Here we present the language syntax, from data types to the way expressions look like and function.
Current Data Types¶
There are some data types defined below:
The most atomic part of the language is an expression. For instance, it can be a literal, a function, or a variable. Each expression interacts with the other through a special operator: the pipe
:. It enables the data to pass from the left-side to the right-side expressions. A group of expressions can form single, sequential, concurrent, or parallel expressions related to scopes and data lifetime.
The general structure of the language relies on function scopes. The outer scope is the main . Besides that, scopes can be of four kinds: single, sequential, concurrent, and parallel. Single expressions are without branching; one expression receives an input, produces an output, and passes it to the following expression. Sequential scopes may have one or more expressions that will be executed in order, one after the other. It is given by the syntax sugar
.[ ]. Concurrent scopes have the same properties as the sequential ones, but they execute each expression concurrently, prioritizing the written expression’s order. Its syntax sugar is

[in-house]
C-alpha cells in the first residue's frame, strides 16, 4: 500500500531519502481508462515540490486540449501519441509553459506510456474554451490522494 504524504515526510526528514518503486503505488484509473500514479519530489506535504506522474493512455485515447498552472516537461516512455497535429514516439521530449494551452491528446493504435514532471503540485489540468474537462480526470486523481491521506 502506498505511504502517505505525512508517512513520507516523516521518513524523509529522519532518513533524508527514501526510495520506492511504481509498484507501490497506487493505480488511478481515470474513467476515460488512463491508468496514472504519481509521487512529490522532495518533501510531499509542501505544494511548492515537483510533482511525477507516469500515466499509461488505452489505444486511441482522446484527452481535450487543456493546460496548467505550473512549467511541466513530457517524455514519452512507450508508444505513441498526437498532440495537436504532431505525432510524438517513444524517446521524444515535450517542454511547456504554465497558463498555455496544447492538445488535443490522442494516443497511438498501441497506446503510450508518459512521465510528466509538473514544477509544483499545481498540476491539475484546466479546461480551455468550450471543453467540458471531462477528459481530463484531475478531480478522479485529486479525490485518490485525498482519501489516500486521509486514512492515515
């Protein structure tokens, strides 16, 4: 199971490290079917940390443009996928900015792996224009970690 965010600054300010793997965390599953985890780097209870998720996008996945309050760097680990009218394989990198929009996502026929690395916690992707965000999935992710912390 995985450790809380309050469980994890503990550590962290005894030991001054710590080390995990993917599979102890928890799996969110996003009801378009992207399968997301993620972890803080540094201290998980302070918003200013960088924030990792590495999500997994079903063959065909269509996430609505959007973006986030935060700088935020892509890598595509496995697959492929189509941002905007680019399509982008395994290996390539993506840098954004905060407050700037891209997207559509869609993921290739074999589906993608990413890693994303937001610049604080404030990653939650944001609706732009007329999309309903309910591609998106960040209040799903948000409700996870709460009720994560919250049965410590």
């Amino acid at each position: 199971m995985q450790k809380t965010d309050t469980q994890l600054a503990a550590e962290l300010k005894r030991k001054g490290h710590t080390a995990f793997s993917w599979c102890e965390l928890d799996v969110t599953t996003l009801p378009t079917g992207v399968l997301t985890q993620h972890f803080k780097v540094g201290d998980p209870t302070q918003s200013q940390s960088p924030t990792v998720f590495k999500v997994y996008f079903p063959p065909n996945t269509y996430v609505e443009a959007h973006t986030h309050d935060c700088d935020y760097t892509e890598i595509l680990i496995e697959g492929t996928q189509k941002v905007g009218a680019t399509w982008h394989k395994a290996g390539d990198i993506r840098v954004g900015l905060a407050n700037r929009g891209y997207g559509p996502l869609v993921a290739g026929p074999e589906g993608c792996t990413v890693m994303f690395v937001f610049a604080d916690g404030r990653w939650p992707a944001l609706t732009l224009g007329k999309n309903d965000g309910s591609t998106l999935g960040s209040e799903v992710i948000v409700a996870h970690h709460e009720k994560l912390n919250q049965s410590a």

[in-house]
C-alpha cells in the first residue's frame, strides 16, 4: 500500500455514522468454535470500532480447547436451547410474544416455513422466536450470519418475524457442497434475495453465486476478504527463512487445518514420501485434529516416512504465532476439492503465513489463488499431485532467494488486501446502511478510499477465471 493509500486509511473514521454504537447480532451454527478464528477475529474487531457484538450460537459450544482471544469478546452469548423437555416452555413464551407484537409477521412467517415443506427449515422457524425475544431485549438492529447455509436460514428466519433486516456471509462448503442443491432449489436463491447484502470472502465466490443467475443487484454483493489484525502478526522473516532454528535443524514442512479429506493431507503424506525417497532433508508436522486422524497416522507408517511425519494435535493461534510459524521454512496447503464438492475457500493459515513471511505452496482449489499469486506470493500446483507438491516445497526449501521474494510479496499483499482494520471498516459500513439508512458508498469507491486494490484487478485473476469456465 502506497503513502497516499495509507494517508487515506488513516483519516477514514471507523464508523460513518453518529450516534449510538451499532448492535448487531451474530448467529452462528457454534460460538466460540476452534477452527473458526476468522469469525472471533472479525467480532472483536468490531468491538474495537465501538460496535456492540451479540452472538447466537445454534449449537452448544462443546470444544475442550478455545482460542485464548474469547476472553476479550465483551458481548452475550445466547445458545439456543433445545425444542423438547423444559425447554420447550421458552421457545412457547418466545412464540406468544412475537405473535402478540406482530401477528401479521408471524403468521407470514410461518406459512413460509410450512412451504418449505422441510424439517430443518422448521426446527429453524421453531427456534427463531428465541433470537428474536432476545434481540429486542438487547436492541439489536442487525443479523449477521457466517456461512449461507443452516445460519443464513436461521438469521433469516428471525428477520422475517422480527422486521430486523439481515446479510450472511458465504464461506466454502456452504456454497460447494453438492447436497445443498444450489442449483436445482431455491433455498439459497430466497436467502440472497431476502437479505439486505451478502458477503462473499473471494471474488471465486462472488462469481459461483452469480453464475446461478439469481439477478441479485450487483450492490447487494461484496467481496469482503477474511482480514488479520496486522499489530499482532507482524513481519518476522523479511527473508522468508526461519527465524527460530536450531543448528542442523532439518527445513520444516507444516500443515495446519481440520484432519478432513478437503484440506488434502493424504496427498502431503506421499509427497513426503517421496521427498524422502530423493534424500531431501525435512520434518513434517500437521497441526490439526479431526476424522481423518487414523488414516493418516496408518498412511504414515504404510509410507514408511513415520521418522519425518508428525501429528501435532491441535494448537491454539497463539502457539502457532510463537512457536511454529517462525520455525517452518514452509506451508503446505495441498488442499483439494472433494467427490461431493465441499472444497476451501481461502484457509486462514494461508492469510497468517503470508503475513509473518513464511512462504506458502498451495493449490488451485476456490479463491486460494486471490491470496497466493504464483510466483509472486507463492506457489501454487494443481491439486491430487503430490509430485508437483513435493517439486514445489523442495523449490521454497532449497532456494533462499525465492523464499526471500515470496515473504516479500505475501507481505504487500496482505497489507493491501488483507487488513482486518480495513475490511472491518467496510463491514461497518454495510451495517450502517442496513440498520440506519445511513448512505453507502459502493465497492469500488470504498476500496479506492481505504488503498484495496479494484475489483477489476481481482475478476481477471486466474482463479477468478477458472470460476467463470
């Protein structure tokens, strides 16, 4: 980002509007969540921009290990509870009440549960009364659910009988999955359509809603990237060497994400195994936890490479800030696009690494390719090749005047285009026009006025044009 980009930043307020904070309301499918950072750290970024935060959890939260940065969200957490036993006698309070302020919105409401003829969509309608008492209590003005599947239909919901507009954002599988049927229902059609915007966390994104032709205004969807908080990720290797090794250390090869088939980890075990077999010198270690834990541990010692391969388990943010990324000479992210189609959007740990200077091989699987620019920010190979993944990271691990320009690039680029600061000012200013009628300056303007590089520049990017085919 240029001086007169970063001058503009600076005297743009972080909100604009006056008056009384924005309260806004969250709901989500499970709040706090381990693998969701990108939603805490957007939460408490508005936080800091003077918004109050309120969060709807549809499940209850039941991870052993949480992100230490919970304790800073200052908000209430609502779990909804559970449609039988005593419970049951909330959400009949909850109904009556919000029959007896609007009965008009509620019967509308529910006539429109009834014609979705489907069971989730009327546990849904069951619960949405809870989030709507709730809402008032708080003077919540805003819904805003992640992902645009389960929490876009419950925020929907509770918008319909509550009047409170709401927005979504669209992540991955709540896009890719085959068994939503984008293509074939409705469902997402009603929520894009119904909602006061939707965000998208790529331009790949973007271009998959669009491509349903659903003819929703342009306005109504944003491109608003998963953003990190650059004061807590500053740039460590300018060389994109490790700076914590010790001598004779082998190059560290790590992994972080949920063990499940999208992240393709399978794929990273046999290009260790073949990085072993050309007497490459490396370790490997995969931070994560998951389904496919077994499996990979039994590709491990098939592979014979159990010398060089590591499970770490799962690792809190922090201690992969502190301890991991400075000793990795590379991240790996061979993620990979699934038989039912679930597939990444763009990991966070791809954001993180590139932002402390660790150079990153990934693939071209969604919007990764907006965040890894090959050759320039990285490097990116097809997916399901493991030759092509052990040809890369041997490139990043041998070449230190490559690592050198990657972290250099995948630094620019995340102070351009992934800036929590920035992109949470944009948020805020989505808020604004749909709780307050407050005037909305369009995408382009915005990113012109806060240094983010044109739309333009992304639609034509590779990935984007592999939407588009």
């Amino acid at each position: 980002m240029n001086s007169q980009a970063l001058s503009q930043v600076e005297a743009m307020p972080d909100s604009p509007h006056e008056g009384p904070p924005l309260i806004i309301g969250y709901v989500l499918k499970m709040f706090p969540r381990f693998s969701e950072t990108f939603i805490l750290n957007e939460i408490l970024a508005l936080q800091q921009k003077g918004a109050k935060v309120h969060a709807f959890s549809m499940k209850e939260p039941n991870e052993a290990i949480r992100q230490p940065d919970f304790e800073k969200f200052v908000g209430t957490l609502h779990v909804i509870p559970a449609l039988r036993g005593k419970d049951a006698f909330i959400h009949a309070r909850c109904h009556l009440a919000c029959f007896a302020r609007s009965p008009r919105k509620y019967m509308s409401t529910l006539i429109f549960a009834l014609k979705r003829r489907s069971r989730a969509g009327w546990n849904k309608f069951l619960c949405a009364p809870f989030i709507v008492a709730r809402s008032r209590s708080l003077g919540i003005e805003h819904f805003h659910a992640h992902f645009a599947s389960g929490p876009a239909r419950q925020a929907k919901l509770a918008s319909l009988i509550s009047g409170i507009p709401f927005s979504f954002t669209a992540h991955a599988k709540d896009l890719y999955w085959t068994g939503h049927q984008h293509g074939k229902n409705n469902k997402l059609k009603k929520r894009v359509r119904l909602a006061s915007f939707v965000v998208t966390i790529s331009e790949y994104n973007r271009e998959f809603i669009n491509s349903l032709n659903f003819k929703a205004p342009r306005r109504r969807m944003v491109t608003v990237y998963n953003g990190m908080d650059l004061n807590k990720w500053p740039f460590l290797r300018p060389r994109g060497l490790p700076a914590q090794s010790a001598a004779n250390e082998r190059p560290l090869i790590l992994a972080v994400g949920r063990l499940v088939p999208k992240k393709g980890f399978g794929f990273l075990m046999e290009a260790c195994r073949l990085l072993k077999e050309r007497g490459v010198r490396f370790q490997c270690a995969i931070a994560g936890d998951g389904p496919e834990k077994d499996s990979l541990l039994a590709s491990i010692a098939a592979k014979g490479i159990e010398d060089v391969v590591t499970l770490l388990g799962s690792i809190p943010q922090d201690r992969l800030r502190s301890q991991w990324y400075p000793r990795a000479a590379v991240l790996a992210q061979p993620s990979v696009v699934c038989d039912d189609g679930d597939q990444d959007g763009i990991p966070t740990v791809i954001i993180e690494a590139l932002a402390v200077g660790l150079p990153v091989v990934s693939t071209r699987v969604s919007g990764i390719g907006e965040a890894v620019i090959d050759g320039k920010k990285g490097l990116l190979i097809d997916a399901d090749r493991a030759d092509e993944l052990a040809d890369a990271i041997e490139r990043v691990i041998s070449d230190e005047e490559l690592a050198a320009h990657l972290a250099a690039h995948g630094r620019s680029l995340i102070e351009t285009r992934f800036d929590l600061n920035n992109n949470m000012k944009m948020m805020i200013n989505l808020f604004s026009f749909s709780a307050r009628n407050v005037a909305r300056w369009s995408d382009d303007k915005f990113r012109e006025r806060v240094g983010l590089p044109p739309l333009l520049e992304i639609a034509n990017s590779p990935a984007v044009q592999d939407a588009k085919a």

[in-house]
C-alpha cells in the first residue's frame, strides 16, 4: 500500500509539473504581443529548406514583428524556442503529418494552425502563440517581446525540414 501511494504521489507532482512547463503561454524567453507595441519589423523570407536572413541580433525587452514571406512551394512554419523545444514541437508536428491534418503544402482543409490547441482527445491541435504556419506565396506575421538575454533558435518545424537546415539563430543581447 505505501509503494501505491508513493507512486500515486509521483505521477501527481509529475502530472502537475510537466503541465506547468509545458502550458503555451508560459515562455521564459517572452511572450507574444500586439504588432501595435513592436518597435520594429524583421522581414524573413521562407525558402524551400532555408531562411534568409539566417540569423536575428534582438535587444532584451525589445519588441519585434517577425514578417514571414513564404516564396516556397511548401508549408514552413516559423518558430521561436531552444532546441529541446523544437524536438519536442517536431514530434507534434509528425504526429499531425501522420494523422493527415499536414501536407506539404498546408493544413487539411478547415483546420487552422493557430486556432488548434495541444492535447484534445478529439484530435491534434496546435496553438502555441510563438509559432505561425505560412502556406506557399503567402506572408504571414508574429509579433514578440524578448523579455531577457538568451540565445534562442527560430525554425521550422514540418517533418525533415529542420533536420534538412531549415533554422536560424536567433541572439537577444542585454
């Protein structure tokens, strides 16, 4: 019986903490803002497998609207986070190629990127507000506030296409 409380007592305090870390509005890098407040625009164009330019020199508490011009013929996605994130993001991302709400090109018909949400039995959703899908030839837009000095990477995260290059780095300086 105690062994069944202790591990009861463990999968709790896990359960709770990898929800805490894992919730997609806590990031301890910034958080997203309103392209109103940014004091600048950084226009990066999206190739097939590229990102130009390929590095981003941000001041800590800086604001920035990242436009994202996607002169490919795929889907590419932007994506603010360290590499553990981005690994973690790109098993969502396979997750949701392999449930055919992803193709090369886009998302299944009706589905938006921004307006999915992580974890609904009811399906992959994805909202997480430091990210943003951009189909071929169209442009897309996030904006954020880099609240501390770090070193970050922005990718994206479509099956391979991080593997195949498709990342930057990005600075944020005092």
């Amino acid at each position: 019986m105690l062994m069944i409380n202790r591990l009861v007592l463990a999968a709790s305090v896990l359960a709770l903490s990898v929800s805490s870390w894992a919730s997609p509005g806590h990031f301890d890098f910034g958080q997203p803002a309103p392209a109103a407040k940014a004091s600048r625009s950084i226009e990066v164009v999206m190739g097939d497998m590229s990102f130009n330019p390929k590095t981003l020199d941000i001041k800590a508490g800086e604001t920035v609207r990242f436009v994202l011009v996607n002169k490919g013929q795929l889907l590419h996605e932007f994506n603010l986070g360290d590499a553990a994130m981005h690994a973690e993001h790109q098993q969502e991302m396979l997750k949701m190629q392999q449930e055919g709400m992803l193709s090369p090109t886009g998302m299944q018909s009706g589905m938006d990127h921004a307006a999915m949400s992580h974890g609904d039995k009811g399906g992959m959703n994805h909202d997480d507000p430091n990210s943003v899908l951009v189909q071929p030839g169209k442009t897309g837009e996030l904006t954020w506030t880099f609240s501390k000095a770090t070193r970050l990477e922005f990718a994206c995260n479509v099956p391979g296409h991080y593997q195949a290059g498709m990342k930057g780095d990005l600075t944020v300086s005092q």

.( ). Parallel scopes have their expressions executed in parallel. The syntax sugar is then
Ordinary data can only survive one pipe operator. The expression gets it as input and produces a new output, whether it is identical data or not. However, variables live from their assignment until the end of the scope it was created; when it is the last expression in the scope, it will make part of the upper scope. This process guarantees no active garbage collector or user data management is needed. It was inspired by the Resource Acquisition Is Initialization (RAII) from C++.
One main single expression containing a sequential scope expression
.[1 1] with two literal elements (a 2-element array), piped to the expression
sum, piped to the expression
2 on the terminal.
.[5 10]:.(sum times):print
The sequential scope expression containing literal elements, piped to a concurrent scope expression containing two function elements, piped to the last expression. The result is a 2-element array printed on the terminal
.[8 8]:.(sum:n times(n):m):print
Similar to the code above, now with variables
times(n) waits for
sum:n to be completed and then starts executing, due to its dependency on an expression-external resource (a variable in this case). The behavior of
times(n) is slightly different from
n is multiplied by each array element that is piped to
times(n), resulting on an array of the same length as the input. In this case,
16 64 64, with